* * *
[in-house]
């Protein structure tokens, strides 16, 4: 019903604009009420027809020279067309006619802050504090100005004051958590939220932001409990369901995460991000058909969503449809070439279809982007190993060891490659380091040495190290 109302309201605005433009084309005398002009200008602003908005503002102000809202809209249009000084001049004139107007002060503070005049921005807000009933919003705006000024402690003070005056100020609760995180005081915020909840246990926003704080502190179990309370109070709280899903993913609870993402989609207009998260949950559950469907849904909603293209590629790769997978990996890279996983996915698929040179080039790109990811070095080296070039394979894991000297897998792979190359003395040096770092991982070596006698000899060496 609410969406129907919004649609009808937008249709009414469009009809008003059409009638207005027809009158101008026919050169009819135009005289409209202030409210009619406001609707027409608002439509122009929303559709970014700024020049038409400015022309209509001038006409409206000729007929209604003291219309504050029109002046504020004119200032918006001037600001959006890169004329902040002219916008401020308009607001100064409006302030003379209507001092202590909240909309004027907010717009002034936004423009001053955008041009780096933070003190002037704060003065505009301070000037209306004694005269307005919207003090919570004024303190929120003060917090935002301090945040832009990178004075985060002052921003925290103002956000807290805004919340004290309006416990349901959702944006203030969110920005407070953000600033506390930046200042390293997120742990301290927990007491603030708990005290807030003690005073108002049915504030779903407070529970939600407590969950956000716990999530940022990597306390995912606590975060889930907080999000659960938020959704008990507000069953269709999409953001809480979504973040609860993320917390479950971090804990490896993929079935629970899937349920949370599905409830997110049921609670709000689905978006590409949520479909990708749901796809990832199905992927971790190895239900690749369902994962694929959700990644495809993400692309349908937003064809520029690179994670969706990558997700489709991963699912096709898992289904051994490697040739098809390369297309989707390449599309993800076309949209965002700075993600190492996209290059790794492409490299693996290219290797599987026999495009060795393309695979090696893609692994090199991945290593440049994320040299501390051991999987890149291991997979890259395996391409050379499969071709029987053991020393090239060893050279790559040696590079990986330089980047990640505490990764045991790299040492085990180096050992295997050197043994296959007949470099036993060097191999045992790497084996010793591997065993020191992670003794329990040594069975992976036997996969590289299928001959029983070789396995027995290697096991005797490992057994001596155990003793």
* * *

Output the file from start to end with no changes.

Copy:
[in-house]
């Protein structure tokens, strides 16, 4: 019903604009009420027809020279067309006619802050504090100005004051958590939220932001409990369901995460991000058909969503449809070439279809982007190993060891490659380091040495190290 109302309201605005433009084309005398002009200008602003908005503002102000809202809209249009000084001049004139107007002060503070005049921005807000009933919003705006000024402690003070005056100020609760995180005081915020909840246990926003704080502190179990309370109070709280899903993913609870993402989609207009998260949950559950469907849904909603293209590629790769997978990996890279996983996915698929040179080039790109990811070095080296070039394979894991000297897998792979190359003395040096770092991982070596006698000899060496 609410969406129907919004649609009808937008249709009414469009009809008003059409009638207005027809009158101008026919050169009819135009005289409209202030409210009619406001609707027409608002439509122009929303559709970014700024020049038409400015022309209509001038006409409206000729007929209604003291219309504050029109002046504020004119200032918006001037600001959006890169004329902040002219916008401020308009607001100064409006302030003379209507001092202590909240909309004027907010717009002034936004423009001053955008041009780096933070003190002037704060003065505009301070000037209306004694005269307005919207003090919570004024303190929120003060917090935002301090945040832009990178004075985060002052921003925290103002956000807290805004919340004290309006416990349901959702944006203030969110920005407070953000600033506390930046200042390293997120742990301290927990007491603030708990005290807030003690005073108002049915504030779903407070529970939600407590969950956000716990999530940022990597306390995912606590975060889930907080999000659960938020959704008990507000069953269709999409953001809480979504973040609860993320917390479950971090804990490896993929079935629970899937349920949370599905409830997110049921609670709000689905978006590409949520479909990708749901796809990832199905992927971790190895239900690749369902994962694929959700990644495809993400692309349908937003064809520029690179994670969706990558997700489709991963699912096709898992289904051994490697040739098809390369297309989707390449599309993800076309949209965002700075993600190492996209290059790794492409490299693996290219290797599987026999495009060795393309695979090696893609692994090199991945290593440049994320040299501390051991999987890149291991997979890259395996391409050379499969071709029987053991020393090239060893050279790559040696590079990986330089980047990640505490990764045991790299040492085990180096050992295997050197043994296959007949470099036993060097191999045992790497084996010793591997065993020191992670003794329990040594069975992976036997996969590289299928001959029983070789396995027995290697096991005797490992057994001596155990003793």